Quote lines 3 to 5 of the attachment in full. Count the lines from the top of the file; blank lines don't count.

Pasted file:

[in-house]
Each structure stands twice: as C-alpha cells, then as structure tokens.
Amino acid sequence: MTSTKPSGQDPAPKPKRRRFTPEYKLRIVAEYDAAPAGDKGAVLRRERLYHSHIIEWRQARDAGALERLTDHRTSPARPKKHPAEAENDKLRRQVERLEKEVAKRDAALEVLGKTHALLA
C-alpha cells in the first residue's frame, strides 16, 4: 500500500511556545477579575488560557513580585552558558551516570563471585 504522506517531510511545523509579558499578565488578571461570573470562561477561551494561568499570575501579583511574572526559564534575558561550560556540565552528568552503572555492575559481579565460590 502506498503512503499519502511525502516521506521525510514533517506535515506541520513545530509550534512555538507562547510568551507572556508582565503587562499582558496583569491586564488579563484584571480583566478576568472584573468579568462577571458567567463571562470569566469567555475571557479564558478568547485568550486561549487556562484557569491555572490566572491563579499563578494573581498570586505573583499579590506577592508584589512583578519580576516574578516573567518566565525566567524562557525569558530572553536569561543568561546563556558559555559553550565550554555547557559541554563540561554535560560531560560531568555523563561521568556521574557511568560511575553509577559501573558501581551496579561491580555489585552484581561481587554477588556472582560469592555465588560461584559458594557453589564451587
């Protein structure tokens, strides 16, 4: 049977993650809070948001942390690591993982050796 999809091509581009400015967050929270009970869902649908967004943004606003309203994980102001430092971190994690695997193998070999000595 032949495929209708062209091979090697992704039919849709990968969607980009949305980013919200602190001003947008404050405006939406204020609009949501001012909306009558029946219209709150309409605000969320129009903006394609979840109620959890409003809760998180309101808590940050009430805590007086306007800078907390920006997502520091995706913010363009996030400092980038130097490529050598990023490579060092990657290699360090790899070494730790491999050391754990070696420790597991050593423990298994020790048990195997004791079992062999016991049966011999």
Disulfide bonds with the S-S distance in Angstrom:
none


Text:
Amino acid sequence: MTSTKPSGQDPAPKPKRRRFTPEYKLRIVAEYDAAPAGDKGAVLRRERLYHSHIIEWRQARDAGALERLTDHRTSPARPKKHPAEAENDKLRRQVERLEKEVAKRDAALEVLGKTHALLA
C-alpha cells in the first residue's frame, strides 16, 4: 500500500511556545477579575488560557513580585552558558551516570563471585 504522506517531510511545523509579558499578565488578571461570573470562561477561551494561568499570575501579583511574572526559564534575558561550560556540565552528568552503572555492575559481579565460590 502506498503512503499519502511525502516521506521525510514533517506535515506541520513545530509550534512555538507562547510568551507572556508582565503587562499582558496583569491586564488579563484584571480583566478576568472584573468579568462577571458567567463571562470569566469567555475571557479564558478568547485568550486561549487556562484557569491555572490566572491563579499563578494573581498570586505573583499579590506577592508584589512583578519580576516574578516573567518566565525566567524562557525569558530572553536569561543568561546563556558559555559553550565550554555547557559541554563540561554535560560531560560531568555523563561521568556521574557511568560511575553509577559501573558501581551496579561491580555489585552484581561481587554477588556472582560469592555465588560461584559458594557453589564451587
């Protein structure tokens, strides 16, 4: 049977993650809070948001942390690591993982050796 999809091509581009400015967050929270009970869902649908967004943004606003309203994980102001430092971190994690695997193998070999000595 032949495929209708062209091979090697992704039919849709990968969607980009949305980013919200602190001003947008404050405006939406204020609009949501001012909306009558029946219209709150309409605000969320129009903006394609979840109620959890409003809760998180309101808590940050009430805590007086306007800078907390920006997502520091995706913010363009996030400092980038130097490529050598990023490579060092990657290699360090790899070494730790491999050391754990070696420790597991050593423990298994020790048990195997004791079992062999016991049966011999």